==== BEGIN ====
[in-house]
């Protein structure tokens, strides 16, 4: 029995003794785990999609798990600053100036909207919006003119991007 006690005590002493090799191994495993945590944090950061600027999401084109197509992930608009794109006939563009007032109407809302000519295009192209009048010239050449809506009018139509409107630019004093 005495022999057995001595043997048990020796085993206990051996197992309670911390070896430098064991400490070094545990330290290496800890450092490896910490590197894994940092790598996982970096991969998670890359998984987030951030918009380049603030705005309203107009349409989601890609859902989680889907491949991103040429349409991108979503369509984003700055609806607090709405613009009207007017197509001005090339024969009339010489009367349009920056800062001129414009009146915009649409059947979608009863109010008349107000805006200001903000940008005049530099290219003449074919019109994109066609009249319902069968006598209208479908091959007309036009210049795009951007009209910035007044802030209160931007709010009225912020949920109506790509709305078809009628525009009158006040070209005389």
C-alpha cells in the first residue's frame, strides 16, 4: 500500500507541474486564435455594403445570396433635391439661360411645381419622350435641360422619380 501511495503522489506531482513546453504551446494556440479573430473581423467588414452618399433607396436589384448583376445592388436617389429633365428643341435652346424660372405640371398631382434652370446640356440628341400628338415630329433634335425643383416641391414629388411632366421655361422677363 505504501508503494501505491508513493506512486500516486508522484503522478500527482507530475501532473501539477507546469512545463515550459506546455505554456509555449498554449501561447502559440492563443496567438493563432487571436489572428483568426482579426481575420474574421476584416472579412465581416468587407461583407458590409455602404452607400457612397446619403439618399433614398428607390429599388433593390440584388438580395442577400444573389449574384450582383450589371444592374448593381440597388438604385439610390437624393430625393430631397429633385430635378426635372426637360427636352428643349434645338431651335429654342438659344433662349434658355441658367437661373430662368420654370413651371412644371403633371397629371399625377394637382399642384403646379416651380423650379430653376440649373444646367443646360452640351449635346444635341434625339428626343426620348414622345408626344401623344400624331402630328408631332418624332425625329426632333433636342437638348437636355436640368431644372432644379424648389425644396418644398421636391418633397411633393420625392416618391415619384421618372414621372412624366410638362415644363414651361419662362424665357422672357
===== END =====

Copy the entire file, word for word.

[in-house]
């Protein structure tokens, strides 16, 4: 029995003794785990999609798990600053100036909207919006003119991007 006690005590002493090799191994495993945590944090950061600027999401084109197509992930608009794109006939563009007032109407809302000519295009192209009048010239050449809506009018139509409107630019004093 005495022999057995001595043997048990020796085993206990051996197992309670911390070896430098064991400490070094545990330290290496800890450092490896910490590197894994940092790598996982970096991969998670890359998984987030951030918009380049603030705005309203107009349409989601890609859902989680889907491949991103040429349409991108979503369509984003700055609806607090709405613009009207007017197509001005090339024969009339010489009367349009920056800062001129414009009146915009649409059947979608009863109010008349107000805006200001903000940008005049530099290219003449074919019109994109066609009249319902069968006598209208479908091959007309036009210049795009951007009209910035007044802030209160931007709010009225912020949920109506790509709305078809009628525009009158006040070209005389």
C-alpha cells in the first residue's frame, strides 16, 4: 500500500507541474486564435455594403445570396433635391439661360411645381419622350435641360422619380 501511495503522489506531482513546453504551446494556440479573430473581423467588414452618399433607396436589384448583376445592388436617389429633365428643341435652346424660372405640371398631382434652370446640356440628341400628338415630329433634335425643383416641391414629388411632366421655361422677363 505504501508503494501505491508513493506512486500516486508522484503522478500527482507530475501532473501539477507546469512545463515550459506546455505554456509555449498554449501561447502559440492563443496567438493563432487571436489572428483568426482579426481575420474574421476584416472579412465581416468587407461583407458590409455602404452607400457612397446619403439618399433614398428607390429599388433593390440584388438580395442577400444573389449574384450582383450589371444592374448593381440597388438604385439610390437624393430625393430631397429633385430635378426635372426637360427636352428643349434645338431651335429654342438659344433662349434658355441658367437661373430662368420654370413651371412644371403633371397629371399625377394637382399642384403646379416651380423650379430653376440649373444646367443646360452640351449635346444635341434625339428626343426620348414622345408626344401623344400624331402630328408631332418624332425625329426632333433636342437638348437636355436640368431644372432644379424648389425644396418644398421636391418633397411633393420625392416618391415619384421618372414621372412624366410638362415644363414651361419662362424665357422672357